Wednesday, May 5, 2010

Sam Harris goes for objective morality

Sam Harris recently had a talk on TED Talks called "Science can Answer Moral Questions".  So what's that old horseman of the apocalypse doing these days, anyway?  He's writing a book called "The Moral Landscape: How Science can Determine Human Values".  He's devoting a whole book to ending "religion’s monopoly on morality and human values."

If I had just read the title, I might have agreed with Sam Harris.  It's not that hard.  First we start with some basic principle, like "fed people are better than unfed people", and then we can use science to figure out which actions will ultimately feed more people.  Easier said than done, but then no one said ethics was easy.

But Sam Harris got a lot of criticism for his talk, because he argued something much stronger.  He thinks that you can use science to decide the basic principle itself.  Sam Harris argues for the basic principle that "we should value the wellbeing of humanity".  If I ask why, Sam Harris responds that this is a "profound and profoundly stupid question."  I think he means that there's no real justification for it, but it's obvious.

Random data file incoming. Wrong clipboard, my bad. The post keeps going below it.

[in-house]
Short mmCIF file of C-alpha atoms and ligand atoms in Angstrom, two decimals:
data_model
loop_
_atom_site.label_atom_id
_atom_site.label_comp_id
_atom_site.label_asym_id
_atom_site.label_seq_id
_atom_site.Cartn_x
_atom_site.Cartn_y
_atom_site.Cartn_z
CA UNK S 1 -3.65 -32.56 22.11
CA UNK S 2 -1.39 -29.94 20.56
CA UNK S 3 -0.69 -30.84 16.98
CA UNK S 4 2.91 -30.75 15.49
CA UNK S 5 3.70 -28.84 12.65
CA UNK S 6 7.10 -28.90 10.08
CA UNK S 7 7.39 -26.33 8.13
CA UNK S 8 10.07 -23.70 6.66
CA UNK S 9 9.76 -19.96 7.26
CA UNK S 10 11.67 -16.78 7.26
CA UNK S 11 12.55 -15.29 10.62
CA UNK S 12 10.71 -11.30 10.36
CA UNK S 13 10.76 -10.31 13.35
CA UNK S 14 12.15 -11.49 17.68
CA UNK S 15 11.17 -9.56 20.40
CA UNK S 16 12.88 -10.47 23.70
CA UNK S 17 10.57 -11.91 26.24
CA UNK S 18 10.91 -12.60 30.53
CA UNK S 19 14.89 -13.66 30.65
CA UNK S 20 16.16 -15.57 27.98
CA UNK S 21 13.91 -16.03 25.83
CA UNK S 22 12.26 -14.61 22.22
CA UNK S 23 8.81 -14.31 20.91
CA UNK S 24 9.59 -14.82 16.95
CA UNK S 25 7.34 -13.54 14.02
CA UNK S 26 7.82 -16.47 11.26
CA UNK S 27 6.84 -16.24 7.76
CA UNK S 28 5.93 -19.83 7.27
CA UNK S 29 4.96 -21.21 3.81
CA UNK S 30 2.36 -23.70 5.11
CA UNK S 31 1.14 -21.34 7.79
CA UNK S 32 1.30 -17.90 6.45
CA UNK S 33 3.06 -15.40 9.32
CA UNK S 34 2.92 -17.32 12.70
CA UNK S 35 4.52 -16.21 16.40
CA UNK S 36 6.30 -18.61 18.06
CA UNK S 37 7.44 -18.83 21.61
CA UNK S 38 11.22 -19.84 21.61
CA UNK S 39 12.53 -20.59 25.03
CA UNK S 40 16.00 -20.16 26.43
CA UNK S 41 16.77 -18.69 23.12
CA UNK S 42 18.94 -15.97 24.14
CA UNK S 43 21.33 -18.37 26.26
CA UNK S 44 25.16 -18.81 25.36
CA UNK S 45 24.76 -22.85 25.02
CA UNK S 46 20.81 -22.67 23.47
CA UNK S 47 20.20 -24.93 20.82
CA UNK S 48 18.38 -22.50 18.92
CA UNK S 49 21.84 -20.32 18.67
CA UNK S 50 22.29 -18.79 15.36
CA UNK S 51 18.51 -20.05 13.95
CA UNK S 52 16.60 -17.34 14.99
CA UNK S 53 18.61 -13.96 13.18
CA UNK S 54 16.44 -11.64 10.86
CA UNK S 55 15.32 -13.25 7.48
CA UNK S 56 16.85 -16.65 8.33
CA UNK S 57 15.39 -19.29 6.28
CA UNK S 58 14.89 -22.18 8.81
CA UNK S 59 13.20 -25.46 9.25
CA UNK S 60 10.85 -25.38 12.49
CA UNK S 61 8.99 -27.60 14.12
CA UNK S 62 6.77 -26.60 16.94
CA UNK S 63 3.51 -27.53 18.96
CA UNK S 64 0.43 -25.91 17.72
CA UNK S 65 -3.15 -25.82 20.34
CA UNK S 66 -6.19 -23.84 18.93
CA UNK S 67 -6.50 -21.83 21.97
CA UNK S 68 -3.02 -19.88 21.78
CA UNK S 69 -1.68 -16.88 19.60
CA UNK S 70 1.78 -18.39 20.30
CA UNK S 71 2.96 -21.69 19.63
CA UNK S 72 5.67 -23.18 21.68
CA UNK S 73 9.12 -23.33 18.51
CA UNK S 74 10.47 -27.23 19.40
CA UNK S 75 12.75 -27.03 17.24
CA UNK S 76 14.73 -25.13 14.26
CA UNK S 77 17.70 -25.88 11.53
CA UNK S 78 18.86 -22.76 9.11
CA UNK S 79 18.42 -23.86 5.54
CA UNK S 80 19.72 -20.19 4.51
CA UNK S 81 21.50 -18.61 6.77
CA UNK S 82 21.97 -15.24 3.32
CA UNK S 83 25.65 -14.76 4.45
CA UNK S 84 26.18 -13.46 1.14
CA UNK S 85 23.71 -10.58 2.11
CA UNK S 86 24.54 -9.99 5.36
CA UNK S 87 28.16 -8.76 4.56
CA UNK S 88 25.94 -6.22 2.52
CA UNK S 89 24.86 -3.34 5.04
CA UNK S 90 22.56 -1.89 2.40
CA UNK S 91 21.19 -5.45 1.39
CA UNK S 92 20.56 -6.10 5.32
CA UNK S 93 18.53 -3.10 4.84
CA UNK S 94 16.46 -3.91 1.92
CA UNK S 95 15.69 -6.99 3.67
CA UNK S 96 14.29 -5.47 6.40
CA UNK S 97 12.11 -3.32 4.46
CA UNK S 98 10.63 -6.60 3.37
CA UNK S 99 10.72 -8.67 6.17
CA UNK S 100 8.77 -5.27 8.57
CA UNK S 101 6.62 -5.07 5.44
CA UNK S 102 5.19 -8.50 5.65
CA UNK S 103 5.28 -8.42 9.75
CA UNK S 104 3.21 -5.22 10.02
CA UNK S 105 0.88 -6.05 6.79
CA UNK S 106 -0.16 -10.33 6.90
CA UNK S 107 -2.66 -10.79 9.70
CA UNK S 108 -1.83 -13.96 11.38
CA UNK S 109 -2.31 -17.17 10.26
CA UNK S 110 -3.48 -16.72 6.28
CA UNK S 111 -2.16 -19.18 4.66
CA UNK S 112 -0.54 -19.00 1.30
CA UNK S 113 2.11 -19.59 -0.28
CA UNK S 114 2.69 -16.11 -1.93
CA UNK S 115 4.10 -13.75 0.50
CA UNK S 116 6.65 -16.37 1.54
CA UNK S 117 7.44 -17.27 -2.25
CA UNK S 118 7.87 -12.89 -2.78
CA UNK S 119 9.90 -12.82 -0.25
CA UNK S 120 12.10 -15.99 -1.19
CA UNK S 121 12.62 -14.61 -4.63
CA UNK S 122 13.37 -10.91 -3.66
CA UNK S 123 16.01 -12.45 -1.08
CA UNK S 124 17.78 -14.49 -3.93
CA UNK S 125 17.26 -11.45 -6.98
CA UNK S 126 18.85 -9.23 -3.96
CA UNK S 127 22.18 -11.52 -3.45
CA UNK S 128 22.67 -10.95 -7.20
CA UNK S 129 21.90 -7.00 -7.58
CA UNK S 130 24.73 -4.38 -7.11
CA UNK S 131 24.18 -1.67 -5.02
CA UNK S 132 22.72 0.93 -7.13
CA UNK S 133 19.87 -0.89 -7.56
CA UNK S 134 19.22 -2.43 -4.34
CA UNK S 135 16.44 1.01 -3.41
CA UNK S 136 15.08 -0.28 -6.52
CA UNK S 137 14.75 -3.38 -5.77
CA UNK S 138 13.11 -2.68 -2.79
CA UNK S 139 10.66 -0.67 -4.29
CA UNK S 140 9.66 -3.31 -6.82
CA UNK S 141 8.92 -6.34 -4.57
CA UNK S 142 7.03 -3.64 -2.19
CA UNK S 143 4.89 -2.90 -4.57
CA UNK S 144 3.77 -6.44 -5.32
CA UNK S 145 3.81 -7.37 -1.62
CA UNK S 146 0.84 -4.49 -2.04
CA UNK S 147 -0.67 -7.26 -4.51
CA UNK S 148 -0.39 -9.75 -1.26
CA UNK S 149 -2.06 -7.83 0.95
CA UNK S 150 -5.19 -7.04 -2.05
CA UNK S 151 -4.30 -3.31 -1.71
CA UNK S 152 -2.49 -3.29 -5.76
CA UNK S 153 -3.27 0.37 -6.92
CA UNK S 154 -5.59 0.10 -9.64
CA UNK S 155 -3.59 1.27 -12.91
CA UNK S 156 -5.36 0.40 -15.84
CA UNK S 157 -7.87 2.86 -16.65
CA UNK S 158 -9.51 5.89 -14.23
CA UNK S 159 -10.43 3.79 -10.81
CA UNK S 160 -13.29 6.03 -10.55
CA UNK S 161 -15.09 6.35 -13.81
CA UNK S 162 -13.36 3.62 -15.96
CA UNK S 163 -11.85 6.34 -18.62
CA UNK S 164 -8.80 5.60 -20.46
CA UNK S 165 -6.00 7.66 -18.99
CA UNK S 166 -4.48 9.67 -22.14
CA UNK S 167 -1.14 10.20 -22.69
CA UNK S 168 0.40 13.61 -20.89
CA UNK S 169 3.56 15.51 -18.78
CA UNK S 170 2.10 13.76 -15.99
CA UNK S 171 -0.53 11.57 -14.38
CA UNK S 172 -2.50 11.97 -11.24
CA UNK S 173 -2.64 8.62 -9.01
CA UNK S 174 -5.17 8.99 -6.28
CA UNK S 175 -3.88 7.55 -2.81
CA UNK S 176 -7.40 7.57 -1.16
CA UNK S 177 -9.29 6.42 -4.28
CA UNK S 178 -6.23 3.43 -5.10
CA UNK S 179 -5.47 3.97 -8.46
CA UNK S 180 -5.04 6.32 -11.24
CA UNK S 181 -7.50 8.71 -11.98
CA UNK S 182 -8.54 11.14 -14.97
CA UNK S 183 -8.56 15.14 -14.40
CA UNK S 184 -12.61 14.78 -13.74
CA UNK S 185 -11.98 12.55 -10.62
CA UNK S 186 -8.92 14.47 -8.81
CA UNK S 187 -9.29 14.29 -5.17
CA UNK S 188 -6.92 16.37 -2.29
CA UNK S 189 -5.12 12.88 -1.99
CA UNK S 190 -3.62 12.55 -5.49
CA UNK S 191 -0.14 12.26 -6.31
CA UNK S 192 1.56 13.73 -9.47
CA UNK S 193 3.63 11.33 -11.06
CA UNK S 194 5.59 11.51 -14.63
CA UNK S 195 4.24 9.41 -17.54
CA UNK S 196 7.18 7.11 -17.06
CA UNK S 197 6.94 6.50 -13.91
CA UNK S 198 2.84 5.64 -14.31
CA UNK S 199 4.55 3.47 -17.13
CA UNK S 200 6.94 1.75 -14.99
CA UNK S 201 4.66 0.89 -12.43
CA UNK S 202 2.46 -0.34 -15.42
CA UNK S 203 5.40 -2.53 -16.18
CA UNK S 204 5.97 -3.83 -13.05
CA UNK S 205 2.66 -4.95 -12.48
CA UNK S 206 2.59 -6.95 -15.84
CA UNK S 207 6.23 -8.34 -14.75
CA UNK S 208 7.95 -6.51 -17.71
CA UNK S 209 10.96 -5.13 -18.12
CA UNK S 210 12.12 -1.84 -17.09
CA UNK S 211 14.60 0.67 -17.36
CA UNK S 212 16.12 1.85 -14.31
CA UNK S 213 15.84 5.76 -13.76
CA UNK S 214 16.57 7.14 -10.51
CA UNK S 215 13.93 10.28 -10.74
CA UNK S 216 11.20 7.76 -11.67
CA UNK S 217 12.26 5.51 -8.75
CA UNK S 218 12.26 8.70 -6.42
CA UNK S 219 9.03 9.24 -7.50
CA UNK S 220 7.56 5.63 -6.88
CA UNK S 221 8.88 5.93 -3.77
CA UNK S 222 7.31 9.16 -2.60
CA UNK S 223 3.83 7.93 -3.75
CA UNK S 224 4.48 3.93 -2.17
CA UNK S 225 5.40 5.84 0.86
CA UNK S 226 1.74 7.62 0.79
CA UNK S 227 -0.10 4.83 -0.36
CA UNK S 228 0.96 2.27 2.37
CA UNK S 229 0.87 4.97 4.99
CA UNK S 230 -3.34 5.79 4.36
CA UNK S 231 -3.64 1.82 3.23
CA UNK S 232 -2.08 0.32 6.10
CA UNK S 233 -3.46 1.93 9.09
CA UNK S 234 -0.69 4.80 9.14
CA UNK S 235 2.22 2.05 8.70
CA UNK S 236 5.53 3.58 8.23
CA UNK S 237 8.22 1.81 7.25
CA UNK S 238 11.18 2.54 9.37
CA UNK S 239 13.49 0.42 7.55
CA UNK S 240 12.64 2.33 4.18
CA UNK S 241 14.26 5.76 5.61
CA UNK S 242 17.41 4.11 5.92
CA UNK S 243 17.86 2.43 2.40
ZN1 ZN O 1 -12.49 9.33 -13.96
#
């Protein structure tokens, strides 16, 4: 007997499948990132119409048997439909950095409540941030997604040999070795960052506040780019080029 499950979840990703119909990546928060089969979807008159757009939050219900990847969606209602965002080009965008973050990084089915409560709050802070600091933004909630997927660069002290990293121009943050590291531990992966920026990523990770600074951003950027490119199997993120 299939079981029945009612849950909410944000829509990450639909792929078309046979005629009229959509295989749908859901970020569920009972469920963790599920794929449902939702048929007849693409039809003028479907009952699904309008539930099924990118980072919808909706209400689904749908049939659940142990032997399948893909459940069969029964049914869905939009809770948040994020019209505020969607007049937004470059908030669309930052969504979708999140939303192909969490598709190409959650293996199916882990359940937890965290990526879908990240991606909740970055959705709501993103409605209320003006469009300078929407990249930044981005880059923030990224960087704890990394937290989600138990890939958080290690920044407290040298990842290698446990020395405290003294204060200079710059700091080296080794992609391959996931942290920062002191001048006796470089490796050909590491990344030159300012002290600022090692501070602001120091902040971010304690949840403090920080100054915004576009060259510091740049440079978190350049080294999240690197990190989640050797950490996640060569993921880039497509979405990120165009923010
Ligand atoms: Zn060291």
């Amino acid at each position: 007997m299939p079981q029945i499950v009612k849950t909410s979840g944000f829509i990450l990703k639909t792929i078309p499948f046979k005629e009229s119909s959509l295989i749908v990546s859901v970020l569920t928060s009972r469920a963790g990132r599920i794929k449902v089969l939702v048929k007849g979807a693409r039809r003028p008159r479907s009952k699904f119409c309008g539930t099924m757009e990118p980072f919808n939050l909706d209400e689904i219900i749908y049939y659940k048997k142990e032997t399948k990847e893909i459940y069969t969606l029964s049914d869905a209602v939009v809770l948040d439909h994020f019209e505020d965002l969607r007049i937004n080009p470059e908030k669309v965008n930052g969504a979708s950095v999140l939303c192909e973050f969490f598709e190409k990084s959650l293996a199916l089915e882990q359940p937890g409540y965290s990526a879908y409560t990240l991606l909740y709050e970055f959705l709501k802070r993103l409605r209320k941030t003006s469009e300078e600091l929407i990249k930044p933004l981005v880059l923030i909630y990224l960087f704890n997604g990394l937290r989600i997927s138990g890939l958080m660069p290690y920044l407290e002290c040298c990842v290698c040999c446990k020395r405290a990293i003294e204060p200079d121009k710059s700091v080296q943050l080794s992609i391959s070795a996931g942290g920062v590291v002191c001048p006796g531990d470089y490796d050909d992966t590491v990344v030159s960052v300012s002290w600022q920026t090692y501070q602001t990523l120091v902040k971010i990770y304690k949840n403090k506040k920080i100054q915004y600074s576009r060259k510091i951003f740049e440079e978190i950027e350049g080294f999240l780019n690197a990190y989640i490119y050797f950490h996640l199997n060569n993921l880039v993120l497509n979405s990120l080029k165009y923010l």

As far as I'm concerned, that's basically conceding that it's not science.  Science is not in the business of justifying unjustifiable statements, whether they're obvious or not.  In any case, wellbeing is only an obvious value as long as you consider extreme cases and are unclear about the details.

But rather than continuing my apocryphal rant on metaethics, let me discuss Sam Harris' motivations.